- Decisions base on gut feel rather than research and evidence. Countless times, I’ve conducted a strategic planning exercise or a client feedback process with a firm only to discover that some senior leaders don’t care about the results. Instead, they feel they know how the firm is performing, what the client really needs, and how life should look goring forward without the benefit of anyone else’s analysis or opinions. This becomes more problematic when those lawyers are in positions of authority and can roadblock a more rationally-based decision process. I’ve actually heard such lawyers say “I don’t care what the data tells you. I know this market and I know what’s best for the firm”. Or, “I know the client said that but I know what they really meant, and what they really need”. When you hear those words, you know that it is ego talking. And ego seldom knows what’s best for anyone except the person speaking those words. Such leaders eventually lose the respect of those they are asking to follow them. And firms that allow such leaders to make decisions in this way will suffer the logical consequences…their actions won’t match the actual need.
- Decisions without research. This is somewhat related to the point above. But rather than involving the ignoring of data, it’s based on the absence of data. Many times, I’ve seen law firm leadership go into a room with no research, analysis or collection of information and opinions from others, and make significant decisions based on their own limited knowledge. Their belief is that through their own years of experience and good judgement, they should know what’s best without the need for any additional research. The problem is that we don’t know what we don’t know. We could be looking at the trunk of an elephant and believe that it’s a snake. Great leaders assume they don’t have all of the information, and they search for ways to become better informed before making any decision.
- Decisions without feedback from the appropriate constituencies. Also related to the point above, but in this case the missing data is the input from those who might be affected by a decision. It would take far too long for firm leadership to go through an engagement process on every management issue that needs to be decided. So, pick you battles. If you are thinking about changing software, engage with users in the decision-making process. Use them to help define the needs, and review the options. Engage them in the launch process. They will become advocates for the change and decision, and supporters of the implementation. Looking at a new compensation system? Involve a few Associates on the committee. Looking at adjusting requirements for Partnership application process? Involve several Partners, but also a few senior Associates who might have to work with this process soon. Engaging the right people in these processes help to ensure that the product will meet all needs, and promotes more immediate buy-in from the users because they know that one of their own was part of the decision.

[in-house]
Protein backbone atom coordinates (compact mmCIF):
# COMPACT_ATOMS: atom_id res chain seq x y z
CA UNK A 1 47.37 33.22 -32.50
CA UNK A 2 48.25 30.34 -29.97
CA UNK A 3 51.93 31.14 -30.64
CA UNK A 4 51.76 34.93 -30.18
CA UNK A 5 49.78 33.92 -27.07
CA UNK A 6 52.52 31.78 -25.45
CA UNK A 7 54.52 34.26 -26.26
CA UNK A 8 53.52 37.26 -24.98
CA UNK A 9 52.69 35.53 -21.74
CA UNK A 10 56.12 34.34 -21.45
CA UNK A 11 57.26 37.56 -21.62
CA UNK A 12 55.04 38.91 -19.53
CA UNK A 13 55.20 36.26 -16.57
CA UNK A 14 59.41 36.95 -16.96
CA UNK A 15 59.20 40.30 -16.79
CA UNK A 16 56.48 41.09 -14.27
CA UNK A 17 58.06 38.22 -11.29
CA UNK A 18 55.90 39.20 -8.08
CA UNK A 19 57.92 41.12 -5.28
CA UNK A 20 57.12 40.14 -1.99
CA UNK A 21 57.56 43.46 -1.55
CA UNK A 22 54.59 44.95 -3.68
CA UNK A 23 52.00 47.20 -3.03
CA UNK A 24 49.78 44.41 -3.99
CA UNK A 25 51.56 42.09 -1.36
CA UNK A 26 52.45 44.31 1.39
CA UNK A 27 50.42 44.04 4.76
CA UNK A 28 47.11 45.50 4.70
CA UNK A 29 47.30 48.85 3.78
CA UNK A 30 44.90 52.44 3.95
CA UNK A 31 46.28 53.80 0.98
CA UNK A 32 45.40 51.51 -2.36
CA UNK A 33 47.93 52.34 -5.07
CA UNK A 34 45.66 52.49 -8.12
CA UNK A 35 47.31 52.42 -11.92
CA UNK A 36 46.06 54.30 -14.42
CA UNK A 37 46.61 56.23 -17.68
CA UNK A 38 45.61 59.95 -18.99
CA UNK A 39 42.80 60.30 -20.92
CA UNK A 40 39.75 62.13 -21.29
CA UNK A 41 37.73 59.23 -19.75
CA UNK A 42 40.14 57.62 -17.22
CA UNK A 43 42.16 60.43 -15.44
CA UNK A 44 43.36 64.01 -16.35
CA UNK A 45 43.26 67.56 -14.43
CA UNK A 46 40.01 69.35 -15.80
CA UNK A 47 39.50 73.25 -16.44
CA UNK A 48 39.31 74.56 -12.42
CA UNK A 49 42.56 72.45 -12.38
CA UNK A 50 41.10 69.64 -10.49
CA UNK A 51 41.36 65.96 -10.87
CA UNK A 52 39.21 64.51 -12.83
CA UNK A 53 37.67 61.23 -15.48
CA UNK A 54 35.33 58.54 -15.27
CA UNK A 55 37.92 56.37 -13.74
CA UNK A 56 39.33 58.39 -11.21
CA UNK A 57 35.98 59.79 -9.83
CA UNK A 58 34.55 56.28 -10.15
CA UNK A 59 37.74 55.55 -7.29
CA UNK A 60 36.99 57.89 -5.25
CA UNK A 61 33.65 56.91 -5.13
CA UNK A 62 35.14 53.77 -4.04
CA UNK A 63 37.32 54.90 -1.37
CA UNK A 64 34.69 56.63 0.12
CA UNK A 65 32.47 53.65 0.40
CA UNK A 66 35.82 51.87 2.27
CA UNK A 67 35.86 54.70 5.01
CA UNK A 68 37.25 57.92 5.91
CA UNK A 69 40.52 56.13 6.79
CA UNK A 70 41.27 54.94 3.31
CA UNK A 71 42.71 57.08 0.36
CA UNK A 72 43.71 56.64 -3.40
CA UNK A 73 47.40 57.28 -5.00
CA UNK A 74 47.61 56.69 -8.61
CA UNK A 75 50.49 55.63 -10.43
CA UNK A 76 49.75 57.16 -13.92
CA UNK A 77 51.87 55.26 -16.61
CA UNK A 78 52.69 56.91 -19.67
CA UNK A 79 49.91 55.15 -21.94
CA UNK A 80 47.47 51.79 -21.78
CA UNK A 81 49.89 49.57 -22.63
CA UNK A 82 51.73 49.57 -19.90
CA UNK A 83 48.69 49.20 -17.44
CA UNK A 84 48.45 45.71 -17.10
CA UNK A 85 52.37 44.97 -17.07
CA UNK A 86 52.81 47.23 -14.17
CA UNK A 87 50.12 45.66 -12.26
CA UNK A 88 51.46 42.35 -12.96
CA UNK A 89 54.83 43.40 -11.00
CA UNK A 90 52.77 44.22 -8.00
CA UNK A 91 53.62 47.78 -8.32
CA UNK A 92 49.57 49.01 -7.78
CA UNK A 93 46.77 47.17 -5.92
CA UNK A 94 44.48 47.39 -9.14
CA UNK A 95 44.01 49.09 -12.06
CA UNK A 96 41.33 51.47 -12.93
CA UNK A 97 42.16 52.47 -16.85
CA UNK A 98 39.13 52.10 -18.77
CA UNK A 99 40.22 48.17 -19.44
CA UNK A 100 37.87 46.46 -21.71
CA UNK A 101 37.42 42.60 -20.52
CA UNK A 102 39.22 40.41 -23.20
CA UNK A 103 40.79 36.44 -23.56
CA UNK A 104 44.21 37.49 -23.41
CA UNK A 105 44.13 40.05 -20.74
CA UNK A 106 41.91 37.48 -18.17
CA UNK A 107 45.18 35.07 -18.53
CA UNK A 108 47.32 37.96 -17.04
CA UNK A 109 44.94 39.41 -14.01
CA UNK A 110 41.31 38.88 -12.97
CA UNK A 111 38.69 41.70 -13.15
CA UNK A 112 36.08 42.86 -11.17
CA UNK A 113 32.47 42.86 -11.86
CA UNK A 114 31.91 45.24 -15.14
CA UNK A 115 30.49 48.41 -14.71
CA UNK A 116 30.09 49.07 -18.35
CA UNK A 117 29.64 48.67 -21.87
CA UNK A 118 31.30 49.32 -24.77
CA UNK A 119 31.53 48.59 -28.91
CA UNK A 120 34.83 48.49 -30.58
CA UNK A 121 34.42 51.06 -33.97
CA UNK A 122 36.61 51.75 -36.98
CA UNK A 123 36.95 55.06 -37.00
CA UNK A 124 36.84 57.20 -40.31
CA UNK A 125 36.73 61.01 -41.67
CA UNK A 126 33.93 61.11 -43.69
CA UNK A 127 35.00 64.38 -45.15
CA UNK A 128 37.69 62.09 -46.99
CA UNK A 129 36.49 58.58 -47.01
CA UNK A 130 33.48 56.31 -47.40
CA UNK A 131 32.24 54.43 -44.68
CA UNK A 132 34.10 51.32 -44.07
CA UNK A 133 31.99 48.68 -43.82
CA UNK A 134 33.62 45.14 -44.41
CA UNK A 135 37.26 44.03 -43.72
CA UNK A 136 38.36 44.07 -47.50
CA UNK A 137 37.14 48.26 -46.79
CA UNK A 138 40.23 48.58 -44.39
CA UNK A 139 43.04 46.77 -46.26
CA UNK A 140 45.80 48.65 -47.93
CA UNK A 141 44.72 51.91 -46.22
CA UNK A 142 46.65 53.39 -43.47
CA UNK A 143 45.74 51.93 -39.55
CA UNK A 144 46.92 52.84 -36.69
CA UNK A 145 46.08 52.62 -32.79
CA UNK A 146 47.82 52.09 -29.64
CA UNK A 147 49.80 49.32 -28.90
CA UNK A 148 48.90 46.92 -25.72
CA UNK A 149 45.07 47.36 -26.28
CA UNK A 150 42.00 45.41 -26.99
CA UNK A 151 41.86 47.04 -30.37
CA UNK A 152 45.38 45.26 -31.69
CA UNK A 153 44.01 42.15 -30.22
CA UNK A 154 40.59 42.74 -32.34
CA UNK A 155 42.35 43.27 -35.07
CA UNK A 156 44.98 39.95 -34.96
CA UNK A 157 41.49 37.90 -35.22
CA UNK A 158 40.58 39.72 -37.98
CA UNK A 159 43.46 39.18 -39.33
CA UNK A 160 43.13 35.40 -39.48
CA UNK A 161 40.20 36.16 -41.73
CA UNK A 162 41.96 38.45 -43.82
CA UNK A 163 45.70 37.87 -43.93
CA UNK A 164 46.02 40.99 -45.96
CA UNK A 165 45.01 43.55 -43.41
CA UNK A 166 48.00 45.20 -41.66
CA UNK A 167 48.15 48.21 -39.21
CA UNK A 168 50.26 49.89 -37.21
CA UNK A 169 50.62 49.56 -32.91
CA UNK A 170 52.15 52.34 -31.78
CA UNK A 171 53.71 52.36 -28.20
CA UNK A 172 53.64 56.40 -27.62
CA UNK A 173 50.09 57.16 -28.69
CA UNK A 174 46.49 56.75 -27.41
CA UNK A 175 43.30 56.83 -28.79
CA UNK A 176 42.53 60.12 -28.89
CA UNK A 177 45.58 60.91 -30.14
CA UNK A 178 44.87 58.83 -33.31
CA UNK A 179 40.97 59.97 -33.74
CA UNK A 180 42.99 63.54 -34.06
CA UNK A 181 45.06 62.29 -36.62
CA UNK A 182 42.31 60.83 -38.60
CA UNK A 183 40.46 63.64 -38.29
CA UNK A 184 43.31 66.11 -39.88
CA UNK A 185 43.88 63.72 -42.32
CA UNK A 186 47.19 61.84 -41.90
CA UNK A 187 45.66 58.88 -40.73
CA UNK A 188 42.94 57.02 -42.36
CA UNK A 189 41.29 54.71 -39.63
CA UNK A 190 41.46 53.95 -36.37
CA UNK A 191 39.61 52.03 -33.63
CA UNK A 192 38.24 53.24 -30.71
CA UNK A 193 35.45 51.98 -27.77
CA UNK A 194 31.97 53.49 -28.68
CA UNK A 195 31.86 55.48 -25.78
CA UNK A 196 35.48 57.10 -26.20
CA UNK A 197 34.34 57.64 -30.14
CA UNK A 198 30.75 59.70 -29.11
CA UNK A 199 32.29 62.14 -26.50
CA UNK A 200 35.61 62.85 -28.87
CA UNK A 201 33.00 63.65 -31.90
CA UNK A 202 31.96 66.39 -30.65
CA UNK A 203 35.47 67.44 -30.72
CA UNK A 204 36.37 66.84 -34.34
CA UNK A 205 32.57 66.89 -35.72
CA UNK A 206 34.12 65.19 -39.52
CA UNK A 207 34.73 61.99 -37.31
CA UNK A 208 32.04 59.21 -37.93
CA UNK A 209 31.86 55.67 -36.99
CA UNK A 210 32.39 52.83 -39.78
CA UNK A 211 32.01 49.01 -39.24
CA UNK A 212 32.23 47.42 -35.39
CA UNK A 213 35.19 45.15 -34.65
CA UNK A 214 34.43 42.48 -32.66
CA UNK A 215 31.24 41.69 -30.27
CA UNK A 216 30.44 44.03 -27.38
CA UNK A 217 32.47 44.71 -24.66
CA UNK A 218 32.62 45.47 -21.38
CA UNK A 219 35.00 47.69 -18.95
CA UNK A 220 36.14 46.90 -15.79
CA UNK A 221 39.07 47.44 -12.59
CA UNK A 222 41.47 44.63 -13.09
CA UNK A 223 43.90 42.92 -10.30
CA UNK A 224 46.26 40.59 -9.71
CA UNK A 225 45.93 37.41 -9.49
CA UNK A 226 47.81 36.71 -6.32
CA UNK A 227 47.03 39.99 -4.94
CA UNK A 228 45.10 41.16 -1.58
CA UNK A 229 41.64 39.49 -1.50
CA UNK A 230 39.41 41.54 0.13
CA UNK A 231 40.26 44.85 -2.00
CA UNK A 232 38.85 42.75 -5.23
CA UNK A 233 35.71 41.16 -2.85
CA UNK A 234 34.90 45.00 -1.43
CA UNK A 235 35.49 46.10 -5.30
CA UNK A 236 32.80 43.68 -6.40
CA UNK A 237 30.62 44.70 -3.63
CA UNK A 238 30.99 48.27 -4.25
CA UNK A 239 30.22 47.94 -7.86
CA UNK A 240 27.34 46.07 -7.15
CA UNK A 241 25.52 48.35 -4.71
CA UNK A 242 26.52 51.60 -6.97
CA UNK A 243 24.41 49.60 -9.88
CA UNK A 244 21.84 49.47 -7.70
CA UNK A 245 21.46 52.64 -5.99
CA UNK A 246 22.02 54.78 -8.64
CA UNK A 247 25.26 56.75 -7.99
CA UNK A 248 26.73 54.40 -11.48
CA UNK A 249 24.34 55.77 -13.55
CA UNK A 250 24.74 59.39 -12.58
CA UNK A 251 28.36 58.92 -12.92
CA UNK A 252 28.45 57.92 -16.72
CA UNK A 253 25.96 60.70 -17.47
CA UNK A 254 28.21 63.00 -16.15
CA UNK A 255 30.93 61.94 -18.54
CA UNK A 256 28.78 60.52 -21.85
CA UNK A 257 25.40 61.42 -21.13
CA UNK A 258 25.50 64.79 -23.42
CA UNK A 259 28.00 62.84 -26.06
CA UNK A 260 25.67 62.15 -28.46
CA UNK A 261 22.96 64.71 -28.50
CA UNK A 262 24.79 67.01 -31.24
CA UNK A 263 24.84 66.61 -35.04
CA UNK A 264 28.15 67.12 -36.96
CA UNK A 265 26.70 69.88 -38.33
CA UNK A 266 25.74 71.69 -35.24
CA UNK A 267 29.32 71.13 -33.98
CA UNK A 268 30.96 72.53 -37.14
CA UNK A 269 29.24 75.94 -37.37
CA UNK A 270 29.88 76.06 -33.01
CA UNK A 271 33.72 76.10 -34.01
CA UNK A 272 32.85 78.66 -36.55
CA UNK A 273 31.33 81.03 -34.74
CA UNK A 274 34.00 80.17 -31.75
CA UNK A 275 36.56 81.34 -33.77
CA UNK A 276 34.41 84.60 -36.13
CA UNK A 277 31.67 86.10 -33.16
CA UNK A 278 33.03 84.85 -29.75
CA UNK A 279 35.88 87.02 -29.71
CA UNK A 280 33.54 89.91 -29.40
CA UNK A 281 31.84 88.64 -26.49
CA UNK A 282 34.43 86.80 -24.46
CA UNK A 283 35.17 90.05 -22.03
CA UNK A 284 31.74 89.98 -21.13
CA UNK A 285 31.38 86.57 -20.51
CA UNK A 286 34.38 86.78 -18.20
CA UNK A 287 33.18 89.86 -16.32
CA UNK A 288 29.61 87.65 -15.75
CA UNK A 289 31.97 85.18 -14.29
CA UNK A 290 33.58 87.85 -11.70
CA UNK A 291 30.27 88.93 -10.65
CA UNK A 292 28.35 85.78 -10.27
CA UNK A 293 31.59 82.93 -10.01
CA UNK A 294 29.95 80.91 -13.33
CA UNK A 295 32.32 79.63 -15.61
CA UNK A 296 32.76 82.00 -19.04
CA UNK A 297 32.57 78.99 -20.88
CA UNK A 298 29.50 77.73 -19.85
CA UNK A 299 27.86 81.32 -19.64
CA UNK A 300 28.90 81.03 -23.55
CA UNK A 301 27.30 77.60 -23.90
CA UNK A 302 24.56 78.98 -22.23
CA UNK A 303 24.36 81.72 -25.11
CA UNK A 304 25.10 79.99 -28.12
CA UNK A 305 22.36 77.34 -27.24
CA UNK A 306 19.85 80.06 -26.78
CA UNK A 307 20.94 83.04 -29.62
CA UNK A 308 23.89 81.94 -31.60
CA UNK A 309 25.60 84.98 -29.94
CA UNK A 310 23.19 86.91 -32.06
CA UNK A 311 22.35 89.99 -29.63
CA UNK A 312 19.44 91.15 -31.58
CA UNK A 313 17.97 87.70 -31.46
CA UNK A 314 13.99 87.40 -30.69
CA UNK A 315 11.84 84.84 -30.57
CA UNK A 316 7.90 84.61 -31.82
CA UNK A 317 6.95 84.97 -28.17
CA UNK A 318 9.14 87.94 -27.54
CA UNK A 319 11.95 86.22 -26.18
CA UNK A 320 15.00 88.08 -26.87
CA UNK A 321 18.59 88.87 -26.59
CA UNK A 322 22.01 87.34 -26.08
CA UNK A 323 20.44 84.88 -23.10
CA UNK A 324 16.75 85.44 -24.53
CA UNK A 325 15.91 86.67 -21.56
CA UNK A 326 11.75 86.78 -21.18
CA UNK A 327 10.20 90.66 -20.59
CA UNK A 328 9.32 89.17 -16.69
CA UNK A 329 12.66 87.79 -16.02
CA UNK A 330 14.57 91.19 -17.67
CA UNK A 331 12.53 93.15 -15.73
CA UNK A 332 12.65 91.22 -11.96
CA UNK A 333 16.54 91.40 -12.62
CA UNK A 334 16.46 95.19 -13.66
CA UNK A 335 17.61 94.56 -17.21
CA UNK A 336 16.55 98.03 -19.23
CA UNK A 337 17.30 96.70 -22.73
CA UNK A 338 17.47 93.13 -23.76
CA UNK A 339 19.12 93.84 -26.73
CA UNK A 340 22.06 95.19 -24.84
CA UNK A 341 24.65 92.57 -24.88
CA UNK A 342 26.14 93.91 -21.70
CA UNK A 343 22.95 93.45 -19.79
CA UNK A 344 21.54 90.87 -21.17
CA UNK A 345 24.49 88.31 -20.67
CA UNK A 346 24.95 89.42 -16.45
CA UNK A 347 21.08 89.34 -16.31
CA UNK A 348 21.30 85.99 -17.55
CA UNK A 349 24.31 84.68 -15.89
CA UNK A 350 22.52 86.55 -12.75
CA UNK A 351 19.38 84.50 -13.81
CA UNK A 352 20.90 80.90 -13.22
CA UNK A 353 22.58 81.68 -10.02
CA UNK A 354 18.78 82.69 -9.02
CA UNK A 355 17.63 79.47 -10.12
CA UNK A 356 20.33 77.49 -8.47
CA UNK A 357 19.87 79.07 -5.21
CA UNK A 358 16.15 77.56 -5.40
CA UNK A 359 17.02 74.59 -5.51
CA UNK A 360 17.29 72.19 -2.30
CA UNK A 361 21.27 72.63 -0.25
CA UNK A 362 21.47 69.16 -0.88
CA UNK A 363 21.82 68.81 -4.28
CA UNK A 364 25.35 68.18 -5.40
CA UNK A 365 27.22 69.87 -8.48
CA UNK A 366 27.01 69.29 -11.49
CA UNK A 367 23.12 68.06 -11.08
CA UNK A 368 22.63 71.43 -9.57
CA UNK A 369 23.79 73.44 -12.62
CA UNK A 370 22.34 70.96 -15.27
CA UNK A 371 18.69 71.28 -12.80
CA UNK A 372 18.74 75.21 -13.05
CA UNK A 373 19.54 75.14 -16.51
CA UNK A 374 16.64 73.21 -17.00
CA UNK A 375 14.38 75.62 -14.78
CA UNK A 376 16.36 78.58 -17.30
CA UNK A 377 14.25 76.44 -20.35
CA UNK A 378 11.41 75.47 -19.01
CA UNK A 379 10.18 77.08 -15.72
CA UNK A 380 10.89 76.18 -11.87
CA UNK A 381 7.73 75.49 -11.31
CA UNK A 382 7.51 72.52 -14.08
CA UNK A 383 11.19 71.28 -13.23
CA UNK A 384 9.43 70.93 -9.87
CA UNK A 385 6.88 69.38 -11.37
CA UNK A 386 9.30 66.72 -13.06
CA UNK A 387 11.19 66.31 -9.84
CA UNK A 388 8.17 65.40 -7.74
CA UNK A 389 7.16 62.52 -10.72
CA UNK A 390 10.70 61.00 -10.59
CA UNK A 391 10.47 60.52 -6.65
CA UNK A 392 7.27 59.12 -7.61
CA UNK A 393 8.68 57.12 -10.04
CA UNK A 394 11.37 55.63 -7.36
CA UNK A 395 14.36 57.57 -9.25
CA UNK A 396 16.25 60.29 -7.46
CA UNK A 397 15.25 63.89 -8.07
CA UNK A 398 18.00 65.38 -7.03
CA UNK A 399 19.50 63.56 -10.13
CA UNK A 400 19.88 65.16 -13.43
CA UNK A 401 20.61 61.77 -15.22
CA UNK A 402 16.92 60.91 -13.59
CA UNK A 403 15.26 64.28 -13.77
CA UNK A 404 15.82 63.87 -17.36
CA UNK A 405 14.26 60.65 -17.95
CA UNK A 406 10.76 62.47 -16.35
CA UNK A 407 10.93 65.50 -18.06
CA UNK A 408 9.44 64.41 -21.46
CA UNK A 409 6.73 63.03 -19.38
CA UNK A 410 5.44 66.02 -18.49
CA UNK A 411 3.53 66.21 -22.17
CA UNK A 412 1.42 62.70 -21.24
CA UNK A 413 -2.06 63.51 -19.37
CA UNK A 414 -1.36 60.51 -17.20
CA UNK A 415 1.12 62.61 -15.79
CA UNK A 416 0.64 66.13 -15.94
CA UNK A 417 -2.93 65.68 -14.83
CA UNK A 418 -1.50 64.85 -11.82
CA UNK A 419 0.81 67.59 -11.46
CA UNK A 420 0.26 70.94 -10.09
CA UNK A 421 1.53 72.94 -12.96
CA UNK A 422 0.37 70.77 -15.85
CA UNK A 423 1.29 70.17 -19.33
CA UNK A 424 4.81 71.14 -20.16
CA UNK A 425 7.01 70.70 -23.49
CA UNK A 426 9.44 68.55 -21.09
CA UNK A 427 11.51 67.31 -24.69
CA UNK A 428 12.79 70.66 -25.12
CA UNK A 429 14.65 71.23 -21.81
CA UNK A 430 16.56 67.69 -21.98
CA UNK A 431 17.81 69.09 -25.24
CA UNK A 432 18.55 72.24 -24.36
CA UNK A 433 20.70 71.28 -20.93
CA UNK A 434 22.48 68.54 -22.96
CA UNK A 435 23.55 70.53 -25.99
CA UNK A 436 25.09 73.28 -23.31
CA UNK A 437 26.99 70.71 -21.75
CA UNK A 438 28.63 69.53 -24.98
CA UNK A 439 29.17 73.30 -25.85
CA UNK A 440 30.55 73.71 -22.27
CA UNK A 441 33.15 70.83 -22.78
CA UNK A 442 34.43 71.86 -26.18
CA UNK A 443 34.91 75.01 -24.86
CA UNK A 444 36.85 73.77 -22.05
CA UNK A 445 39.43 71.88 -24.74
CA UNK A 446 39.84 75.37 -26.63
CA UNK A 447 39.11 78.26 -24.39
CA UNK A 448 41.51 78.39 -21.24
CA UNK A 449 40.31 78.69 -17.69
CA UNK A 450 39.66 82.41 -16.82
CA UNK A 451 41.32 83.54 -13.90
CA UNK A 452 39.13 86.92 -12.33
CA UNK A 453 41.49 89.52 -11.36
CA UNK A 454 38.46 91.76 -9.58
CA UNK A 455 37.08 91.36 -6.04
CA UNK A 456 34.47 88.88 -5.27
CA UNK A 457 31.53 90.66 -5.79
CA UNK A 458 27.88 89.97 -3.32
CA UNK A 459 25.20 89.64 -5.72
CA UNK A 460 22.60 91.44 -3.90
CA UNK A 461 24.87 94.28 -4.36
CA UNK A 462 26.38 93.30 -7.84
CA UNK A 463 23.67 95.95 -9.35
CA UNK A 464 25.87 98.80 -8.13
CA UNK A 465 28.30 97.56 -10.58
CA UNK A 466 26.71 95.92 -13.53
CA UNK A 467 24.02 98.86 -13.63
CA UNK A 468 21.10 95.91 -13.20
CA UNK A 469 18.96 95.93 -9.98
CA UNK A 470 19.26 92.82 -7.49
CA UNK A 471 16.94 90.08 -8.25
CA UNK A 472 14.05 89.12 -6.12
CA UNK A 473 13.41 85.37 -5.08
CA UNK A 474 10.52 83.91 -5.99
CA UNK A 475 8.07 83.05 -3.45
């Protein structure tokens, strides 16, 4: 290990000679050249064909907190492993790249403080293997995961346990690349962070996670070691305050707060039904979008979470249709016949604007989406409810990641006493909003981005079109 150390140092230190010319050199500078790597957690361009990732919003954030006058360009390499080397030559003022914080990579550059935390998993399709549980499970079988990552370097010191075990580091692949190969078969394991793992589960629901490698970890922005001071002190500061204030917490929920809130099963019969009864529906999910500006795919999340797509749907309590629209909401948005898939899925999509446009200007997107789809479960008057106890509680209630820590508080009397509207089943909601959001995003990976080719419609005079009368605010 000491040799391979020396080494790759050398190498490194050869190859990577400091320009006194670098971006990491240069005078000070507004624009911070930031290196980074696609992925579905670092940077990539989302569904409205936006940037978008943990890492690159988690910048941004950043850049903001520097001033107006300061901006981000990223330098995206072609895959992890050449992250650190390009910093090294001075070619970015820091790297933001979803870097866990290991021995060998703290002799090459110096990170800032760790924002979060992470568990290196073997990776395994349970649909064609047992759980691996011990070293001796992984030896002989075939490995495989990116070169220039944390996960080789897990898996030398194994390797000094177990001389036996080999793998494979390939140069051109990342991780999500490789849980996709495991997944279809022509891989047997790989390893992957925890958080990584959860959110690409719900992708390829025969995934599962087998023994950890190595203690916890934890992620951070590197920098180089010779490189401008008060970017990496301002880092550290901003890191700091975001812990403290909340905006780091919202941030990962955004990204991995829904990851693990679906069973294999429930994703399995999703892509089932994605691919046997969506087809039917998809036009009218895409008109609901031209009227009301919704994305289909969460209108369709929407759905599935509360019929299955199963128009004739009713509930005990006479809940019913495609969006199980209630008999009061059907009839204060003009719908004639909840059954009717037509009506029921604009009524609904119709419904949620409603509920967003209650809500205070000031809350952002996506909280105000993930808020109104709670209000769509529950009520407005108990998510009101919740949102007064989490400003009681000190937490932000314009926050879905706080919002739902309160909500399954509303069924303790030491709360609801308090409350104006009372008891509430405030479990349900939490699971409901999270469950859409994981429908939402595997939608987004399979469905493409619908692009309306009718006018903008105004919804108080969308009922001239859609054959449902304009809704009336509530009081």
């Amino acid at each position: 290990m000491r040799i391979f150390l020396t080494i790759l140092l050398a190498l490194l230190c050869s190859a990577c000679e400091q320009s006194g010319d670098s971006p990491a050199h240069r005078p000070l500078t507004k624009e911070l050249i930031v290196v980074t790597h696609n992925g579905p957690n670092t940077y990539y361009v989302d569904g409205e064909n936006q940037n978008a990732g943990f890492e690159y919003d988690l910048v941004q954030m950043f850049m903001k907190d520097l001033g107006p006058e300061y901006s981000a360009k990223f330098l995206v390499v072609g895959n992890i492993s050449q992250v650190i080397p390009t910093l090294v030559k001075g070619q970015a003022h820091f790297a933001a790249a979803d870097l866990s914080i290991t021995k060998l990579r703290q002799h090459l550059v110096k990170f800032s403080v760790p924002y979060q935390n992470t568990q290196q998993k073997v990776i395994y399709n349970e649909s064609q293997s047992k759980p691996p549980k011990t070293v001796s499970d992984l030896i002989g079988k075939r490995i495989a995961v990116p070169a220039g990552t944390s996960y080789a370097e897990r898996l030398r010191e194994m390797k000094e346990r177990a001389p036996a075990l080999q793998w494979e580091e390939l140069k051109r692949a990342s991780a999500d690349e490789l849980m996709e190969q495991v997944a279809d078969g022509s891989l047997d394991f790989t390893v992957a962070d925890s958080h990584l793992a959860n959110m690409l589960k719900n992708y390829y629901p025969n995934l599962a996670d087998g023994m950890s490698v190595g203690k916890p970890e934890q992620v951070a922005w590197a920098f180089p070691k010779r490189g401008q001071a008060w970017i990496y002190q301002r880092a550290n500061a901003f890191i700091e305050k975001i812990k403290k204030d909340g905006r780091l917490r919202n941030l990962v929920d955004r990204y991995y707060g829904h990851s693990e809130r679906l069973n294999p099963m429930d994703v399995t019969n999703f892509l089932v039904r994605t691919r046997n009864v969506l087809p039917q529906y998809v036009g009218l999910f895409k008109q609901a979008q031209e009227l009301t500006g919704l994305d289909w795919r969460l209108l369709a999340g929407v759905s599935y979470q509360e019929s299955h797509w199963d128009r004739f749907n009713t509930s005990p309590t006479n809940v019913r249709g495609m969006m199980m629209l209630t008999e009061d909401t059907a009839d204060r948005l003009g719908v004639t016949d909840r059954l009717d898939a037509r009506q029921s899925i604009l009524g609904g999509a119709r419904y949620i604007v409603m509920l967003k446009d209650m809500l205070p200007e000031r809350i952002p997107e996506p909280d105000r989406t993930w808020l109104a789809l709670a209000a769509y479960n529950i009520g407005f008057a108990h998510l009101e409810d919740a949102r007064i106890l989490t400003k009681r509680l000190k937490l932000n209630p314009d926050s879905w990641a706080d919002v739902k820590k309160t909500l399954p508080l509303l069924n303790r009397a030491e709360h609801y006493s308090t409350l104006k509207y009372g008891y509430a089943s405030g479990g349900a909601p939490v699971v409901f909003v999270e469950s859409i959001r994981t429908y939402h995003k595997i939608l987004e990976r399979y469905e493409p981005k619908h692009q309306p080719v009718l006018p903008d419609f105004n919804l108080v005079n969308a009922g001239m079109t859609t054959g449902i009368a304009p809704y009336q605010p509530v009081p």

- A change in a decision without an appropriate process. Another scenario I’ve seen often in law firms is that leadership will dramatically shift courses if they feel a decision isn’t producing the results that they wanted. This shift will occur without further consultation with others involved, and usually without appropriate analysis of the data. The result is that the rest of the firm sees an unexplained about-face, giving them the sense that leadership doesn’t know what they are doing and is floundering, trying different solutions and hoping one works. This issue here is part process, party communication. A well thought through process, given the appropriate amount of time, has a better chance of working than trying a bunch of different remedies with very little time in between. If something isn’t working, then by all means change it. But do so after due consideration and analysis. And ensure you communicate to your followers why you made the change, and what makes you believe this new process will be more successful. Show them the rationale. Show them you are leading, not grasping.
- Insufficient communication. In my experience, most law firm leadership under-communicates with their firm. They may feel that others don’t need to know the details of firm management. They might want to shield at least some of the truth from the Partners. They might forget that non-Partners are still important members of the firm. Mostly, they don’t realize how critical good communication is to their credibility and trust as leaders. Leading requires followers. Followers require information – particularly in a law firm. Keep them informed. Communicate twice as much as you deem is necessary and you might be coming close to how frequently you need to do it.
Leadership is about making decisions. It’s also about having willing followers. Leaders who forget that make ego-based decisions that will eventually lose the trust of their followers. They may tell or show you that they lack trust in you, they may sabotage you, they may put you down in front of others, or they may simply become apathetic to your leadership. But there will be consequences.
Heather Gray-Grant is a business strategist, marketing expert and executive coach for law firms and lawyers. She can be reached at firstname.lastname@example.org
This article first appeared in SLAW.